AFTER HALF A YEAR OF AMBIVALENCE about running for president, George W. Bush came back from his 1998 Christmas vacation in Florida with his mind made up to seek the White House. He had talked to his parents, to his wife, to his children—the younger the generation, the more restrained the enthusiasm—but one more person remained whose approval he felt he needed before he made his decision public: his 42-year-old communications director, Karen Hughes. Sitting in his Capitol office, with its portrait of Sam Houston and cabinet stocked with autographed baseballs, he told Hughes of his plans. “If you have any doubts about this,” he said to her, “we need to talk about it right now, because I’m not doing this unless you’re coming with me.”
Hughes did not respond with a perfunctory “Sure, Governor, I’m with you all the way.” Instead, she expressed her doubts about getting involved in a national campaign. She was facing the same issue Bush himself had faced earlier—how to maintain one’s personal life in the face of the seductions of power and the most intense scrutiny and pressure imaginable. “We talked about how all this fit in with my family and my faith,” says Hughes, a soccer (and baseball) mom who is an elder in her Presbyterian church. “Washington’s values are not my values. Everyone you meet is always looking over your shoulder for somebody more important.”
The conversation was intensely personal, touching on their Christian identities, and when it was over, Hughes felt reassured. It is, of course, hard to envision that she ever would have said no to Bush, or that he would not have gone on without her. Even so, the episode captures the essential nature of the Bush candidacy: the deep antipathy of the governor and many of his top advisers to the political system that they hope to take over, the evangelical strain of the campaign that is both religious and political (Bush as savior of the Republican Party), and above all, the indispensable importance of Karen Parfitt Hughes.
Hughes’s job is to oversee the crafting, polishing, and presentation of Bush’s message, which is more than a series of positions on issues; it employs a few consistent themes to tell the public what kind of person and politician he really is. The development of Bush’s national message started on election night last year, when, at Hughes’s urging, he used the phrase “compassionate conservative” several times in his victory speech. In those two words Bush successfully distanced himself from the strident right wing of his party without entirely divorcing himself from it.
Hughes is one of three longtime Bush hands at the apex of the campaign organization, the others being Karl Rove, whose sphere is politics, and Joe Allbaugh, who runs the business side of the campaign. They constitute a troika of equals; Bush wants no repeat of the czarlike role in his father’s White House played by chief of staff John Sununu, whom he is reputed to have fired. There is an unmistakable culture in this Bush campaign. Its elements are loyalty (far beyond what you would find in a campaign filled with Washington mercenaries); discretion (no leaks to the press); an almost mystical belief in the candidate’s ability to avoid being infected by, and perhaps even to cure, the sickness of Washington; a commitment to focus entirely on the Bush campaign (Rove had to give up his lucrative political consulting business to come on board as a campaign employee); and the absence of competition among the co-equals. And yet Hughes, more than anyone, has Bush’s ear. She is his political alter ego; whether she is giving advice or writing a statement, she has the knack of turning a phrase in a way that appeals to him. In her campaign office at a downtown Austin office building, a few photos of her with Bush rest on a windowsill. One is inscribed, “Without you, it could not happen”; another reads, “By my side—always right.”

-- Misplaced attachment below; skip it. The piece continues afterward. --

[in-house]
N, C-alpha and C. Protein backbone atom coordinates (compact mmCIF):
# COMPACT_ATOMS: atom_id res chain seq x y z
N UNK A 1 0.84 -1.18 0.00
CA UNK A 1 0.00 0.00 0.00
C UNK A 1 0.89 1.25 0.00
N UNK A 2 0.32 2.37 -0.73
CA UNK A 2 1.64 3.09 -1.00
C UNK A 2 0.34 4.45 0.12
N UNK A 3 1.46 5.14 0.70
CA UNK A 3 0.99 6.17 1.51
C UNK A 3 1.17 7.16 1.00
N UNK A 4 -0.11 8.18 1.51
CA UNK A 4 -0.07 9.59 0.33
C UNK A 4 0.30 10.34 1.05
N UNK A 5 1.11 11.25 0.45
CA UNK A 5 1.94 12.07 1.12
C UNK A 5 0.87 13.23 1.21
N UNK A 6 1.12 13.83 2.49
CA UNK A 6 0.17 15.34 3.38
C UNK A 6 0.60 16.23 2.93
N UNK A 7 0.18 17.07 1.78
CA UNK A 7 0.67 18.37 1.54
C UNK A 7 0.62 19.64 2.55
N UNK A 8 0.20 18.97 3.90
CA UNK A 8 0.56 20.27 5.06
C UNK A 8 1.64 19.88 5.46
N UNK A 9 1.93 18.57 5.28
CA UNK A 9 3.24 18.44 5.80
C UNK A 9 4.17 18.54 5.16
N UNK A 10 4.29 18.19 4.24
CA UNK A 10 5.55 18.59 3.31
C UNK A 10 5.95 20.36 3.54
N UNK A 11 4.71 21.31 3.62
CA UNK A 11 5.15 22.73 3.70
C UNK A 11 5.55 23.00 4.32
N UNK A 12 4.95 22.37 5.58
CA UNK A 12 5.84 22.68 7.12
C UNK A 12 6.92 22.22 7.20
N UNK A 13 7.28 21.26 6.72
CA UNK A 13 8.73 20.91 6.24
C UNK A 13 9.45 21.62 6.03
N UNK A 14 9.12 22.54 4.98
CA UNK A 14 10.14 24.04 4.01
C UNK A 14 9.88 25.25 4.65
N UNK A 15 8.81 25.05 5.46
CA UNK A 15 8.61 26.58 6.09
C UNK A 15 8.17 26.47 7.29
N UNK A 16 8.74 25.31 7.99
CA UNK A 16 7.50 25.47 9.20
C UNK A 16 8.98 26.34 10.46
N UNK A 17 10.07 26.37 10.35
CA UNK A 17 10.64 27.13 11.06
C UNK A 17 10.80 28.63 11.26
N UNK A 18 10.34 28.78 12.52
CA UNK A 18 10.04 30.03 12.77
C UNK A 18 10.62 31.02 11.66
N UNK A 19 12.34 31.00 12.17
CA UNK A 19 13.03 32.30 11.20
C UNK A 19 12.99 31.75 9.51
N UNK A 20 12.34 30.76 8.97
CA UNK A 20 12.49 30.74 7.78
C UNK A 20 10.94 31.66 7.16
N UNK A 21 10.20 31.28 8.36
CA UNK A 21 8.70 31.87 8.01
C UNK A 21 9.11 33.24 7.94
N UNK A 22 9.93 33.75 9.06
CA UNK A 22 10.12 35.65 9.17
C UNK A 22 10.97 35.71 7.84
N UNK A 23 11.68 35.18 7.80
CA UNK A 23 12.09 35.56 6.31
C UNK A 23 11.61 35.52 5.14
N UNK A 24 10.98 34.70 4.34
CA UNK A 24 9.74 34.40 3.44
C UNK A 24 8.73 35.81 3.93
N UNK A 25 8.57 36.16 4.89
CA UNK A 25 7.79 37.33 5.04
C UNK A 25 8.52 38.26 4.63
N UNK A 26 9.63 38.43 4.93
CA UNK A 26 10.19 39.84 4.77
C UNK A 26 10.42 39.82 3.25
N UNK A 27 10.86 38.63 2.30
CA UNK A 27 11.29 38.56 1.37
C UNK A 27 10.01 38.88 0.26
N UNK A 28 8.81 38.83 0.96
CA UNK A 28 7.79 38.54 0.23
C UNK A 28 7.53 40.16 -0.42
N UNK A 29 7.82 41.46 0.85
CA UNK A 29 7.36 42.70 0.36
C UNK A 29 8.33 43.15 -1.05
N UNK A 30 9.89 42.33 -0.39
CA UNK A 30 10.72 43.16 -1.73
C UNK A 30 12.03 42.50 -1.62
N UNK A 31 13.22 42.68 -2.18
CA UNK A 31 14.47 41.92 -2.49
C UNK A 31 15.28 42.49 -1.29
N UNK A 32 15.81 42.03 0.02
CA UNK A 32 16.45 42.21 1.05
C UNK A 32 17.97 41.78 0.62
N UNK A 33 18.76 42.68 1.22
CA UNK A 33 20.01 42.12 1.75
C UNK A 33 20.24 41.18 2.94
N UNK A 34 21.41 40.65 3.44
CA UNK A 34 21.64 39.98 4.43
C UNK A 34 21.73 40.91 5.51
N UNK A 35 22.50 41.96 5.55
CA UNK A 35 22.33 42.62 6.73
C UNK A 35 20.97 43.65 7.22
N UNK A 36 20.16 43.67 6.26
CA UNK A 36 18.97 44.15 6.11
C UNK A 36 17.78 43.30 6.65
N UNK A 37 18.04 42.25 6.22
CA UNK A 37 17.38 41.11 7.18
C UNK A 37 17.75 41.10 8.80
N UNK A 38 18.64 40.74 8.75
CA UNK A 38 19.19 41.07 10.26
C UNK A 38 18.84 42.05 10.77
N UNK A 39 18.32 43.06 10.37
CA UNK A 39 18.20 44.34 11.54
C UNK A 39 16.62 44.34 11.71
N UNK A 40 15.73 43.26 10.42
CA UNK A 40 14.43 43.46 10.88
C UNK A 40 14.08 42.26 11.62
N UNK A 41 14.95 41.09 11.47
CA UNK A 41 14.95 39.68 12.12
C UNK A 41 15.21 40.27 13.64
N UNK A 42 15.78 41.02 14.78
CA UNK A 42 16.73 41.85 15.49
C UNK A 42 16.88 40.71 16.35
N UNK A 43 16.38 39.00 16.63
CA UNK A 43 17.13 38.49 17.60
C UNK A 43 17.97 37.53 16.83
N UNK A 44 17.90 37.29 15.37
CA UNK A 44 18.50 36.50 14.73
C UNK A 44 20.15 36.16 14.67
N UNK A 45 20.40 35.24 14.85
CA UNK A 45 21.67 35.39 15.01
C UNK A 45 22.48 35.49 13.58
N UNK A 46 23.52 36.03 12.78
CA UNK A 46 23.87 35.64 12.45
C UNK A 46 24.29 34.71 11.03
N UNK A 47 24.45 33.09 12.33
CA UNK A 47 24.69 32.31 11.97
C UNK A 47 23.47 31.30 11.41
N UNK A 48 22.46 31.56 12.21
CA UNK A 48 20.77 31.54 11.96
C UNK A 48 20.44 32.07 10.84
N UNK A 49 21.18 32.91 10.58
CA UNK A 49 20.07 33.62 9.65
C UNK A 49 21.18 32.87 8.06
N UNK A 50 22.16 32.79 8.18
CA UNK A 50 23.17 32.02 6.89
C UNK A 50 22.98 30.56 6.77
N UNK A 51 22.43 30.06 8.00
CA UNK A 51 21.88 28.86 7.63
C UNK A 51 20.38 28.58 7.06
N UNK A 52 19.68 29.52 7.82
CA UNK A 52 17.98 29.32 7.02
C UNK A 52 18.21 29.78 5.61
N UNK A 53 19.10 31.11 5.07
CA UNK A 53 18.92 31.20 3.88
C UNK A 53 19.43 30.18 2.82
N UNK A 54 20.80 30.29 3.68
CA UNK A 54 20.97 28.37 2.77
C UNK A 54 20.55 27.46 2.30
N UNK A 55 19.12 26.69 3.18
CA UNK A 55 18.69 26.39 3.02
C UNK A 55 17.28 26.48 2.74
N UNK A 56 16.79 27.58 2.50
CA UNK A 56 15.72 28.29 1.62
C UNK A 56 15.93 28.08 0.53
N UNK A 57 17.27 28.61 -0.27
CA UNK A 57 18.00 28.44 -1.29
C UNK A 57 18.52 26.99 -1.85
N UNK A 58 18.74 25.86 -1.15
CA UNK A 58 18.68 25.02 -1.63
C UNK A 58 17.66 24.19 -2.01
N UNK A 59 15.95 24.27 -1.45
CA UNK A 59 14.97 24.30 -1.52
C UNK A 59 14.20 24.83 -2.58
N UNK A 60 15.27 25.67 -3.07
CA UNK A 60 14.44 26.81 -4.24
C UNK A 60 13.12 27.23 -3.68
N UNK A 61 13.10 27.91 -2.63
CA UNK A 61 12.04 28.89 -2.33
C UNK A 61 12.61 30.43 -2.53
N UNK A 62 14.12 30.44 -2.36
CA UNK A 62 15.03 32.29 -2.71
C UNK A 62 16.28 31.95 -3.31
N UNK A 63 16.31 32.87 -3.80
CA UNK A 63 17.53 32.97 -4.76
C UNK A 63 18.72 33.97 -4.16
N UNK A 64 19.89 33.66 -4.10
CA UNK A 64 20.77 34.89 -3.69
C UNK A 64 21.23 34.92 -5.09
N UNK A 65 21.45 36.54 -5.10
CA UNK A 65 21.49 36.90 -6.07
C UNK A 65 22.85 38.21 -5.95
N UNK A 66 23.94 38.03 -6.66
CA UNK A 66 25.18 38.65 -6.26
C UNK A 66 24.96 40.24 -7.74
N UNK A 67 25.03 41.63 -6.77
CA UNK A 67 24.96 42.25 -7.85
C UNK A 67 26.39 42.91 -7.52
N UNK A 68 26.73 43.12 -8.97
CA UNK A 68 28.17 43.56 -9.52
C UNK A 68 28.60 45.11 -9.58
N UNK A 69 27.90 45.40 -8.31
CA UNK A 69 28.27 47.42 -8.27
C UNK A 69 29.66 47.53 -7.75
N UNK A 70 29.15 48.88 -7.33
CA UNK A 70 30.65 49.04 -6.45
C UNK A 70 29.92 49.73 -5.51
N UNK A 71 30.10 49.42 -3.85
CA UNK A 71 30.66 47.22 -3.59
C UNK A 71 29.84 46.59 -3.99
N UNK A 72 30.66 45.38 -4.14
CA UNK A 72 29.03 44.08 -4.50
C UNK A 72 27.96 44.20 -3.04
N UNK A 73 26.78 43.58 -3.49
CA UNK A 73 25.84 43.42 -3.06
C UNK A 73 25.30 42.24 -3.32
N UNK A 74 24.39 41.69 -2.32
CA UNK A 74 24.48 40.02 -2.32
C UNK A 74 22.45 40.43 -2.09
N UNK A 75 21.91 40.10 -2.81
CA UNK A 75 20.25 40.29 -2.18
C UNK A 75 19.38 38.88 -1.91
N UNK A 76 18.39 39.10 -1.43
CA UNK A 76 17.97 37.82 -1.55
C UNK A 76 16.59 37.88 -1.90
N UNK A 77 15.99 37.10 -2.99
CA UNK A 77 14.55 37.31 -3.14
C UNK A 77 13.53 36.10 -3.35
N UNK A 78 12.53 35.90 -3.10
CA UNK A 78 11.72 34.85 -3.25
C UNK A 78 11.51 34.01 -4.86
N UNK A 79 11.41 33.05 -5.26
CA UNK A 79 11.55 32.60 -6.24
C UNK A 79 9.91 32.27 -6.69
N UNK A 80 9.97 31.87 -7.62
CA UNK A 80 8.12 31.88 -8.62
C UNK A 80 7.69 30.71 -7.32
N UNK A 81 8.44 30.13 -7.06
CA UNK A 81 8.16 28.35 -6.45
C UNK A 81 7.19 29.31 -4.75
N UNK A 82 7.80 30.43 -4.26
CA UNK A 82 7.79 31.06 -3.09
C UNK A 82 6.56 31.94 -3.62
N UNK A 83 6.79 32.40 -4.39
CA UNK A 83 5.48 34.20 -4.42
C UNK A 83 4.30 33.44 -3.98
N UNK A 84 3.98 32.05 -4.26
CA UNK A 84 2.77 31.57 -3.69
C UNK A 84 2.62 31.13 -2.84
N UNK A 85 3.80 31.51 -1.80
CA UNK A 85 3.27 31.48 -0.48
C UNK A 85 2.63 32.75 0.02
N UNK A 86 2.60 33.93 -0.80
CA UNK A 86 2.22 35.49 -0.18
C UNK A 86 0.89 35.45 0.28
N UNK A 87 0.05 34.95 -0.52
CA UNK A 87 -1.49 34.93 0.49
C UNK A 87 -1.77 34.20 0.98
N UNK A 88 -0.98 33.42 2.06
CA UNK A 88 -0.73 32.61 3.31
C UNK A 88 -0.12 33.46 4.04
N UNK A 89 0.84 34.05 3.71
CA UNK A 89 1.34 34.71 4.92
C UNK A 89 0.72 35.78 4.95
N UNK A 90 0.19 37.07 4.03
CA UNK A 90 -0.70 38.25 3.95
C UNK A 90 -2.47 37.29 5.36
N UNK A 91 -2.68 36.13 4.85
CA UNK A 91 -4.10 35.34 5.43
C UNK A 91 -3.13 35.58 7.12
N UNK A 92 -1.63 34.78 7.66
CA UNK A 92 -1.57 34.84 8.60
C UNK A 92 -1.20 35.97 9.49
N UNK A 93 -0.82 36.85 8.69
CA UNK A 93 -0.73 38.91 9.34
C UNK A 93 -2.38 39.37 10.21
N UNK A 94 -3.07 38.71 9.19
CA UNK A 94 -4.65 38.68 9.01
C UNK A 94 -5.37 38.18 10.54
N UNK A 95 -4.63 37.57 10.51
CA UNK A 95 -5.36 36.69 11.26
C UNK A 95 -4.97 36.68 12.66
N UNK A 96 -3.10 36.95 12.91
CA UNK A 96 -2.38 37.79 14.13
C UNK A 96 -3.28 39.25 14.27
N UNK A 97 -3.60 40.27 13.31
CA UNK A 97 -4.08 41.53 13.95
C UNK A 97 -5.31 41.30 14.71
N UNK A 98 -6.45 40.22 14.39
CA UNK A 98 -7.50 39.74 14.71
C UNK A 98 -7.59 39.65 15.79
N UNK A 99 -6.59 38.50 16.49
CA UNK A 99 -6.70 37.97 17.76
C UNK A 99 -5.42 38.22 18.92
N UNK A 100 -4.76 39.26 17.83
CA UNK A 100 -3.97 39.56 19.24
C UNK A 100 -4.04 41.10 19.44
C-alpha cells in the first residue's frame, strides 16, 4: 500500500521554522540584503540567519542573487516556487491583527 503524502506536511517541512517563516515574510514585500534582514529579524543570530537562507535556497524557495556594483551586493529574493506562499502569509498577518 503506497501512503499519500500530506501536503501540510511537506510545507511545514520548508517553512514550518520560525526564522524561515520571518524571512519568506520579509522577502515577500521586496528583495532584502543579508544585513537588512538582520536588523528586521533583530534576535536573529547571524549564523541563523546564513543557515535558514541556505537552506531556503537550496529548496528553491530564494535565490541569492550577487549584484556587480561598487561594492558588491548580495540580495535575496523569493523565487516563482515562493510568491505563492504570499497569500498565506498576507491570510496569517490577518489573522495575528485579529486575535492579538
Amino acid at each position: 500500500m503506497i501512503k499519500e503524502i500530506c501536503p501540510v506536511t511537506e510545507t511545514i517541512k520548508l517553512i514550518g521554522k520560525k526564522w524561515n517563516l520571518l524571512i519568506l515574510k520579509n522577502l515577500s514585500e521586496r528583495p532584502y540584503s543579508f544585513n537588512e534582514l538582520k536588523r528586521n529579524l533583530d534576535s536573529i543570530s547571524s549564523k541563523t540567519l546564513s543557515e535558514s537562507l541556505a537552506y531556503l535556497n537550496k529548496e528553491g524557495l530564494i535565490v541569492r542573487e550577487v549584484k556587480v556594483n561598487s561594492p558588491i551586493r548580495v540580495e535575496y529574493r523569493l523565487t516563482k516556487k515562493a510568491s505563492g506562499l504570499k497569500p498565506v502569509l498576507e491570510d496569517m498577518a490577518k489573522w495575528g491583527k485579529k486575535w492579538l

“She’s one of the most extraordinary people I’ve ever met,” Bush says. “She’s totally honest; she doesn’t play games with you. She’s got great instincts and judgment.” Bush hands who have watched her in meetings describe her as a kind of irresistible force. She bursts with activity: walks fast, talks faster, reacts instantly, interrupts her own conversation with ironic commentary, and provides her own laugh track. She is tall, just short of six feet, but seems taller and usually wears suits that enhance her air of authority. Her hairdo, which she describes as “low maintenance,” complements the impression of energy; cut short, it has layers that deliberately head off in different directions, reinforcing the sense of energy. When she gets excited during a discussion, she stands up and opens her blue eyes so wide that it seems as if she has grown an inch.
IT SHOULD COME AS NO SURPRISE, then, that her whole life has been one of constant movement. She grew up an Army brat: born in Paris, raised in Pennsylvania, Missouri, Florida, Kentucky, Canada, and Panama, where her father, a major general with the Corps of Engineers, was the last American governor of the Canal Zone. Eventually the family landed in Dallas, and when her father was reassigned again, to Virginia, she stayed behind with a neighbor to complete her last year of high school. Hughes went to Southern Methodist University, expecting to go to law school—“I’ve always been an arguer,” she says—until she took a course in journalism and another in radio- TV newswriting. Her first assignment: Pick an address from a list prepared by the instructor and write about what you find there. She drew the It’ll Do Club. “It was a lonely hearts bar,” says Hughes. “I realized there was a lot of the world I had not seen.”
In 1976 she took a course from Lee Elsesser, then the news director at Channel 5, the Fort Worth—based NBC affiliate, and prevailed on him to give her an internship the next year. At first her main